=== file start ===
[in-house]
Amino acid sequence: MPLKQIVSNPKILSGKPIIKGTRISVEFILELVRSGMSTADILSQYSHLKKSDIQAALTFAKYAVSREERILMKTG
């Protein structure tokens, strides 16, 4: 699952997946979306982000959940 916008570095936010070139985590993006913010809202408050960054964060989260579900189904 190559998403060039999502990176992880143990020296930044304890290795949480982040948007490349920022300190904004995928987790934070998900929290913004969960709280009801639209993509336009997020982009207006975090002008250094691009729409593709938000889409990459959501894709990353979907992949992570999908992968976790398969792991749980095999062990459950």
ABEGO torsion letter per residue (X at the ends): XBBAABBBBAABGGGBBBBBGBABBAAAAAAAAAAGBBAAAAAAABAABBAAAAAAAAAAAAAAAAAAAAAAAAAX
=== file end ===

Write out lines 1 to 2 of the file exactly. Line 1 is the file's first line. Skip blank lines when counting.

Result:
[in-house]
Amino acid sequence: MPLKQIVSNPKILSGKPIIKGTRISVEFILELVRSGMSTADILSQYSHLKKSDIQAALTFAKYAVSREERILMKTG